Jude Collins

Friday, 10 August 2012

Five things about What Katie Did

1.  It was a crap fight. In fact it’s a long time since I’ve seen as crap a fight, amateur or professional, male or female. If you caught the young English woman Nicola Ward in her gold medal fight, or think back to Katie Taylor’s previous fight, you’ll see the difference: night and day. Mind you, she won. Won ugly. So we were back to the Jack Charlton days with the Ireland team again. Not pretty, but pretty effective.  We’ll settle for that.

2. Those Jesus remarks of Katie after – what’d you think? As in “Thank God I won” and “Where would I be without Jesus in my life?” and “The Lord is my shepherd’ on the back of her dressing gown? I know one person at least who said if she mentioned Jesus again he’d throw up. Interesting. As far as I know, Katie belongs to a Pentecostal church in Bray. Under the law, she’s entitled to her religious belief,  and to have that belief respected. The chances are, she’s thought about the meaning of her life and eventual death more than most of us have. Does our reaction to her religious remarks tell us anything about the level of tolerance afforded to religious commitment in Ireland today?

3. Why the out-pouring? I’m talking about the crowd in Brray, and the crowd in London, and the crowd in Belfast, and everywhere else that a few Irish people were gathered. The hunger for her to succeed, no matter how, long ball down the middle, accidentally bounce off the back of a head into the net – ANY way it had to happen was fine, as long as it happened and she won. We won..  The Irish people have known failure in so many ways on so many fronts down the years, we are drunk with delight when someone like Katie comes along and goes all the way. No gallant losers, no  sure-isn’t-silver-a-great-achievement – GOLD. The top. No ifs or buts. Roy Keane would have liked yesterday.

4. There’s an awful lot of pain in sport. Not just for the boxers, but for the punters who scream and stamp and egg them on. I watched the fight on my own– the present Mrs Collns was upstairs, couldn’t bear to watch.  Did I want the fight to go on for more than four rounds? Did I want to delight in the spectacle? Not a chance. End it quick, before I get seriously ill and need an ambulance. And yes, oh yes, oh YES, thank you God, thank you for Katie’s triumph. I’ve never met her, never will, but somehow I feel she’s linked with me in a way that makes me feel soooooo happy and proud. Who was it said we lived in a post-nationalist era?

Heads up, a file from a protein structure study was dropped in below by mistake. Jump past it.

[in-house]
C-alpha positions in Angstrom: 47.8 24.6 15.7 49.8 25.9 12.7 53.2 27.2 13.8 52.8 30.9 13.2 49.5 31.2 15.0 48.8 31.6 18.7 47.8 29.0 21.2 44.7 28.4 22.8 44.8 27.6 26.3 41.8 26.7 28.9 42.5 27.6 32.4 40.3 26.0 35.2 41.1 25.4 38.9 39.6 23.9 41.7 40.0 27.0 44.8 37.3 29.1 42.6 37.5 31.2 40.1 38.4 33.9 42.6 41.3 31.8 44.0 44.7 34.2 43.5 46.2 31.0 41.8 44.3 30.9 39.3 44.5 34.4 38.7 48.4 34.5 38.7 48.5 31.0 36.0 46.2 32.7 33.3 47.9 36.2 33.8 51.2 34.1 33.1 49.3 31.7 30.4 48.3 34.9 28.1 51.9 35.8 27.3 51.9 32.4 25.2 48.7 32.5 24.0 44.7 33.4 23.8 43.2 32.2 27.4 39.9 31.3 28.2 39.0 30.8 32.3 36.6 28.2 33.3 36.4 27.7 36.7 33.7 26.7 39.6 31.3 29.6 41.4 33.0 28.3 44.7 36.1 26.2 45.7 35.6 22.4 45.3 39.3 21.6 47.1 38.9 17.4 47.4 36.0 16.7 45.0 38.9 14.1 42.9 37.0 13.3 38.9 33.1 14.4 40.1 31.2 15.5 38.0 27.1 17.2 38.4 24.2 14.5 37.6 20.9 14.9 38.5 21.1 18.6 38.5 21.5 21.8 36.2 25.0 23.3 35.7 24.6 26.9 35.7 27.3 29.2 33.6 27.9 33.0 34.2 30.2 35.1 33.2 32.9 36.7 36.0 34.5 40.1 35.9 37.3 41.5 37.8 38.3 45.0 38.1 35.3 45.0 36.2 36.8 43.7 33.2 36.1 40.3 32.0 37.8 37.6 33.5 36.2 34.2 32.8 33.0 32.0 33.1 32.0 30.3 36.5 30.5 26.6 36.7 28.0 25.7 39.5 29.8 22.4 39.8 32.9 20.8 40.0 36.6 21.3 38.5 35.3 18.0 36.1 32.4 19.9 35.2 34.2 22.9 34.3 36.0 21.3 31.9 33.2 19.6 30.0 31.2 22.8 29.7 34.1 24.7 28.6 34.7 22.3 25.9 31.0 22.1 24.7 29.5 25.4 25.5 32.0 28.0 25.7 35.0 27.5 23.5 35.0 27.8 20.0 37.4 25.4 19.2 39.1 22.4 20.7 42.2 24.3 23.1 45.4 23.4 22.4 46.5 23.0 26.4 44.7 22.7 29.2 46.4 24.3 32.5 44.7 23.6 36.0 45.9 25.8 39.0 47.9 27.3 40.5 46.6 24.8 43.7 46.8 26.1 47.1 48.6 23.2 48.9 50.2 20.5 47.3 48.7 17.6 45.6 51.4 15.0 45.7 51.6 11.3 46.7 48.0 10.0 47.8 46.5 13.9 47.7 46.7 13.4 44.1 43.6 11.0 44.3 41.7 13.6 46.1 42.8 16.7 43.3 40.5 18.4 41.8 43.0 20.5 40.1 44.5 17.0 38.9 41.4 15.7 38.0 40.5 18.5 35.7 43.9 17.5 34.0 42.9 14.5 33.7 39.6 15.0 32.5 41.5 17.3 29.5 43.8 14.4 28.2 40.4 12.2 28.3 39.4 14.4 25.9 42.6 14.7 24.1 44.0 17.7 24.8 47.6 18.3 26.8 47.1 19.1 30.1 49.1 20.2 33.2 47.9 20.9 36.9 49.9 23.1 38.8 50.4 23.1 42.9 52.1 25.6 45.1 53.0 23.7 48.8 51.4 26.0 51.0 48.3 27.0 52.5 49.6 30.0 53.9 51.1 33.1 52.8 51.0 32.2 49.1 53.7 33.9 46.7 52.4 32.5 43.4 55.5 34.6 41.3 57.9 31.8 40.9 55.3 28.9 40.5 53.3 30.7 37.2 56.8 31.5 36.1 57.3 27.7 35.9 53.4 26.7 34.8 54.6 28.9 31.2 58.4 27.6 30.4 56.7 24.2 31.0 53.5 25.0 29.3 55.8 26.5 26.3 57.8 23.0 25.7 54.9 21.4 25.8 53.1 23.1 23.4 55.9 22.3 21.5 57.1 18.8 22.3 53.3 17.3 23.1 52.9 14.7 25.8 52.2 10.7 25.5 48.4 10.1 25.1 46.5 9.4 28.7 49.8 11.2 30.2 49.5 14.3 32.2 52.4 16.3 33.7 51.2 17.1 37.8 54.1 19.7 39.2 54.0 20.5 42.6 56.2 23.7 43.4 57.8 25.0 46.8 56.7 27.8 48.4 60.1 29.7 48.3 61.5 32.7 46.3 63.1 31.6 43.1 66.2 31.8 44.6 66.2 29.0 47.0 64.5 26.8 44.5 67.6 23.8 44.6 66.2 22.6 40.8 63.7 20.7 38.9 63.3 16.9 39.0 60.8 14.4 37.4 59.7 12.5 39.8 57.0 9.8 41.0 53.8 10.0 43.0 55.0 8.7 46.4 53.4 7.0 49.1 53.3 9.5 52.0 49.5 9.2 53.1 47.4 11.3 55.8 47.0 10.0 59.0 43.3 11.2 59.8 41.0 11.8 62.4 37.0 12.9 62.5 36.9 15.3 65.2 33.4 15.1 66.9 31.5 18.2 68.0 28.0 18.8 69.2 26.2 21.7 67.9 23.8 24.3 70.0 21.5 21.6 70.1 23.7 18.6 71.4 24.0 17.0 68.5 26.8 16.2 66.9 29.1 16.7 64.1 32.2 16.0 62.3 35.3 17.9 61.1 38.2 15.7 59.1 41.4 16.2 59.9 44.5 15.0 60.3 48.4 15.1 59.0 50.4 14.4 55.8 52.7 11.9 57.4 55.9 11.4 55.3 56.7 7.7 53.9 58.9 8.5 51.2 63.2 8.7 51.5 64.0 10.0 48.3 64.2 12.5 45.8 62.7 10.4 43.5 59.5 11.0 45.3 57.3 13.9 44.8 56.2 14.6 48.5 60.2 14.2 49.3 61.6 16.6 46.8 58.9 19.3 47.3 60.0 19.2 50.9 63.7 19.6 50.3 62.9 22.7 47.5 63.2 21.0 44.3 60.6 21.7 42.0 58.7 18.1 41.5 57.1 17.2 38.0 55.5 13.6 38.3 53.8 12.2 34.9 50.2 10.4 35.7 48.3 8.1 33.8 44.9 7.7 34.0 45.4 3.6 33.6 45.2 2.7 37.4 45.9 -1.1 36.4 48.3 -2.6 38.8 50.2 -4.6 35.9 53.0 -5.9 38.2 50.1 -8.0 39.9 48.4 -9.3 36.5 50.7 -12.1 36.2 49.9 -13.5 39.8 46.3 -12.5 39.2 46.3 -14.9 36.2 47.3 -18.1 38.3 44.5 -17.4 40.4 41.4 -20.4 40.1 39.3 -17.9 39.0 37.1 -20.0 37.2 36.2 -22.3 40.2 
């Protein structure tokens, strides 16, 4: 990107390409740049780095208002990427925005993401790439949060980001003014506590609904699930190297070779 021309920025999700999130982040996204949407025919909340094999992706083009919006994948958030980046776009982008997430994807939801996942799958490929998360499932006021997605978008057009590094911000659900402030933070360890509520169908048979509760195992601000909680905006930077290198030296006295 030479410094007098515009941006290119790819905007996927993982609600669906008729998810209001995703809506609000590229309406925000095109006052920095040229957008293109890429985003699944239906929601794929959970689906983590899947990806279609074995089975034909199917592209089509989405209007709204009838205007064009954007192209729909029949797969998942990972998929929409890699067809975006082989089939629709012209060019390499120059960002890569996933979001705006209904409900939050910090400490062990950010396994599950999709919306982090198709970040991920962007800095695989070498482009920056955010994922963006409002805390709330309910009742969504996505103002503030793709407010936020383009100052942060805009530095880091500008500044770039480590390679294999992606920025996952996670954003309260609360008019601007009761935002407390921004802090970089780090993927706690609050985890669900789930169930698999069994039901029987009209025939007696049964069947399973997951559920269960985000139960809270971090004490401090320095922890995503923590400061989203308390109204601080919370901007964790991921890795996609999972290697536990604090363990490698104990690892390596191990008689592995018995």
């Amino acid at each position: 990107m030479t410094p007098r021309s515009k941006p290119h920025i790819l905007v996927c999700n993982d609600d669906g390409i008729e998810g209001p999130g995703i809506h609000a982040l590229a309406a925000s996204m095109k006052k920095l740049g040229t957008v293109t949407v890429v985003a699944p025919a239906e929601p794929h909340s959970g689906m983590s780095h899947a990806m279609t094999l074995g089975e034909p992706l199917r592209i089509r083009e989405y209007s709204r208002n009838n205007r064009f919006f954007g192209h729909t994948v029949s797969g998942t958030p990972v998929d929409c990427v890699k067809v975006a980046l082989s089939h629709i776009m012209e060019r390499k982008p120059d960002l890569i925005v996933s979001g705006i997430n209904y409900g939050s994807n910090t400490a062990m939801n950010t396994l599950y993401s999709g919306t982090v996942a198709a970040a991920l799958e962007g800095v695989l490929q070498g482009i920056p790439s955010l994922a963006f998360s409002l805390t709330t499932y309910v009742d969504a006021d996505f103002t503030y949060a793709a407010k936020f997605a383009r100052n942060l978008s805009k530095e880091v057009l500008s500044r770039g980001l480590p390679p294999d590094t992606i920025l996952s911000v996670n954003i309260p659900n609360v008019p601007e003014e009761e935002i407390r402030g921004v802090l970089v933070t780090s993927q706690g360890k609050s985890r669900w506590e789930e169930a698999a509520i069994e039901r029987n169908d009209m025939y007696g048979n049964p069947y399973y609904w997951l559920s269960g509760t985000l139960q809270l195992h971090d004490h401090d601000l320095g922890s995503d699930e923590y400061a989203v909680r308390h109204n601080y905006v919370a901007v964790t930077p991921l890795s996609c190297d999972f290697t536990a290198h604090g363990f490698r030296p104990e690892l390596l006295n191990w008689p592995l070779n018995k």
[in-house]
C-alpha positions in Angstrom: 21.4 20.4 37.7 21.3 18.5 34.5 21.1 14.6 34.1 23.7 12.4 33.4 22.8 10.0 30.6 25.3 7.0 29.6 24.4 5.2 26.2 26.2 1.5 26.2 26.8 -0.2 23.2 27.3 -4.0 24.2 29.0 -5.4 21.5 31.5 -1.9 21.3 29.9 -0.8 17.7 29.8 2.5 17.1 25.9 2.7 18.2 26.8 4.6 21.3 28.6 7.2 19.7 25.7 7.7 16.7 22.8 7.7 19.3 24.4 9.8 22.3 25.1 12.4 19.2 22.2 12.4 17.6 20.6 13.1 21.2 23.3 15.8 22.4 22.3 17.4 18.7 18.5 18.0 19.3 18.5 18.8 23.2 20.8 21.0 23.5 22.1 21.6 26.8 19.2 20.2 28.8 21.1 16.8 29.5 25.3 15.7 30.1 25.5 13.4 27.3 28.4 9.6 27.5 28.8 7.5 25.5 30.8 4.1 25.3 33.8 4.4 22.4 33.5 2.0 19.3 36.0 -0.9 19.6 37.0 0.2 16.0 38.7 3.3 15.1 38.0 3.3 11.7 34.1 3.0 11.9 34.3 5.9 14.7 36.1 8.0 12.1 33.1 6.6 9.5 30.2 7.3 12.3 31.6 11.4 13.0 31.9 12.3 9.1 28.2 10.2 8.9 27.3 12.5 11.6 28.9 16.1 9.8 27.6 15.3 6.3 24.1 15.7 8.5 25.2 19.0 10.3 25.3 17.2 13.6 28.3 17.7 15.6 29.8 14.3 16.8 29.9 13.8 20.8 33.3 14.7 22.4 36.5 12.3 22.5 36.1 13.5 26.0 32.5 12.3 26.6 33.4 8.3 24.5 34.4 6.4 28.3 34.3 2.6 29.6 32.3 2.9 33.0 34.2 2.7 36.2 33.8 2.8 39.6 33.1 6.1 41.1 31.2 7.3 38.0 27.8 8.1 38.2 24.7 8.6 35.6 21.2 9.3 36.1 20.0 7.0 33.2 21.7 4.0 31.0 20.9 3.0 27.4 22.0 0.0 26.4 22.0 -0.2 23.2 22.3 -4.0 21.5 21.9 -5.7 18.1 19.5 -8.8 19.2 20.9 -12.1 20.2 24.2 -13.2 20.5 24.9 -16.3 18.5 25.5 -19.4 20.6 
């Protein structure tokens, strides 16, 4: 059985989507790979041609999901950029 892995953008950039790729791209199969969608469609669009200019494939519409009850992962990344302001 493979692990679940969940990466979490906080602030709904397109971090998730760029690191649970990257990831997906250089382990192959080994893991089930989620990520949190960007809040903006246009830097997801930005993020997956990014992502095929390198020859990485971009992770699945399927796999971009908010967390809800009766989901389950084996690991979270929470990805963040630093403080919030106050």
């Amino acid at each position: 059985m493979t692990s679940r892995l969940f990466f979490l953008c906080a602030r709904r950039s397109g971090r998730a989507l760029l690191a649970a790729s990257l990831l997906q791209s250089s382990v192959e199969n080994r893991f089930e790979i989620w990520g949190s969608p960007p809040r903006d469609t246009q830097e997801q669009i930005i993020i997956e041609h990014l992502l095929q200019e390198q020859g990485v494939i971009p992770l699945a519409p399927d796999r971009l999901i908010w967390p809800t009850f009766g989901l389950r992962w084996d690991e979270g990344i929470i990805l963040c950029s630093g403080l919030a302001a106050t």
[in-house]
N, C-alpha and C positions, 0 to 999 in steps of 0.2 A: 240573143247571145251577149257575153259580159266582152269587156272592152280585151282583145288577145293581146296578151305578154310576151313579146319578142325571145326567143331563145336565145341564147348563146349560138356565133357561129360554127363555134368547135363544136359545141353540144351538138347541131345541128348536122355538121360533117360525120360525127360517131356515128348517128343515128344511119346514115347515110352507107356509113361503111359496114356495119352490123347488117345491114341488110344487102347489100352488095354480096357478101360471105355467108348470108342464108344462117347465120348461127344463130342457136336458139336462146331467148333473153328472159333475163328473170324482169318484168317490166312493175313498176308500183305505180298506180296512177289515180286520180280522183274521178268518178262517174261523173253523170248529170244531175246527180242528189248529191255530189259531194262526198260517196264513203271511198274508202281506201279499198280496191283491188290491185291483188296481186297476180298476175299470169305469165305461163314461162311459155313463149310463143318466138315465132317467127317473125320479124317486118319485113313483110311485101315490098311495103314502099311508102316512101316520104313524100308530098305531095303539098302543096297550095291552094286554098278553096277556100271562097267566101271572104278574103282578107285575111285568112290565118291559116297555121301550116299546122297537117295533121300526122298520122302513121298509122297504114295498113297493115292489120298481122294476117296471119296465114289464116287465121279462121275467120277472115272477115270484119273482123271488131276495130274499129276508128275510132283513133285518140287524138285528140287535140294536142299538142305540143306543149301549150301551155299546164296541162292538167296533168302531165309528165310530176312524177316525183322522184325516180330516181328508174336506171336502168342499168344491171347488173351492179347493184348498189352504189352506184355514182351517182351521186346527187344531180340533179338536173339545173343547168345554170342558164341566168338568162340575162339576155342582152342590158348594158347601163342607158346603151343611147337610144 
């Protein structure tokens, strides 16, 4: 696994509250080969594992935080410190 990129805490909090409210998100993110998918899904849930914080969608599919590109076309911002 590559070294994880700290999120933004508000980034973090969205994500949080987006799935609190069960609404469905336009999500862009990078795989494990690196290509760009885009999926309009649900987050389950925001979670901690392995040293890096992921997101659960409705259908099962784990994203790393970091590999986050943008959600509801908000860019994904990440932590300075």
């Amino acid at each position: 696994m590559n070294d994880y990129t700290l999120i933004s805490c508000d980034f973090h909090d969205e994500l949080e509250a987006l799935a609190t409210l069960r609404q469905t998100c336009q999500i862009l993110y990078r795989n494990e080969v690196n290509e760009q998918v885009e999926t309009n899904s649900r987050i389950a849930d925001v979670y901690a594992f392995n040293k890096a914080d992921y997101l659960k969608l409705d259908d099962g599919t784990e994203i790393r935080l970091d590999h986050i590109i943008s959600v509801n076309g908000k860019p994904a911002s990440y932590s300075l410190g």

5. Finally, women boxing – what do you think? Clearly for skill level it can and does match the men. With the headgear on and in the heat of battle, it’s easier to think of them as contestants rather than young women. Quite the reverse of track and field, in fact, where if the bottoms get any skimpier and the tops any tinier, it’ll be a mortal sin to walk past the stadium. But every so often, during the fight, I found myself wince.. Not, funny enough, when a woman boxer got a a blow to the face and they replayed it in slo-mo, Like that bit in an earlier bout where Katie caught the English opponent in the head and you saw the snot fly from her face under the impact of the blow.  That was tough enough. But it was those fierce right hooks of Katie to the body that made me swallow. Women’s bodies, even when trained to a high degree of toughness, I still can’t help thinking of as other than soft. Vulnerable. And those blows to the breast somehow seemed …cruel. Almost unnatural. Oh well. I’m assuming no permanent damage is done. I’ll get used to it. But holy God,  it must hurt. 


  1. You're not wrong with your second observation there, Jude. As I've read a few op-eds across the web this morning, it's been interesting to note commenters struggling to criticise her for that, though clearly there's the will to.

    Hard to attack the untouchable, I suppose; but she doesn't seem like she'd be too fussed anyway. The makings of a great role model, and all credit to her.

    I do tire greatly of the Team GB vs Ireland nonsense. I get a huge amount of stick sometimes for supporting the Irish football team, but also being obsessed with English cricket. Last time I checked, there's a hell of a lot of Liverpool fans in Cork. We come from a country/province of 1.8m, an island of a few million more, and collectively our lump of rock continues to disproportionately excel in a number of fields, not just sporting. I'm just proud to have some kind of connection with the whole lot.

    (I realise the last point is off topic, but I've just come from Slugger...)

  2. "Does our reaction to her religious remarks tell us anything about the level of tolerance afforded to religious commitment in Ireland today?"
    I think you may be onto something there Jude, I've blogged on this myself today, as has just about every Irish site!
    Pete, I know how you feel re Slugger, :-)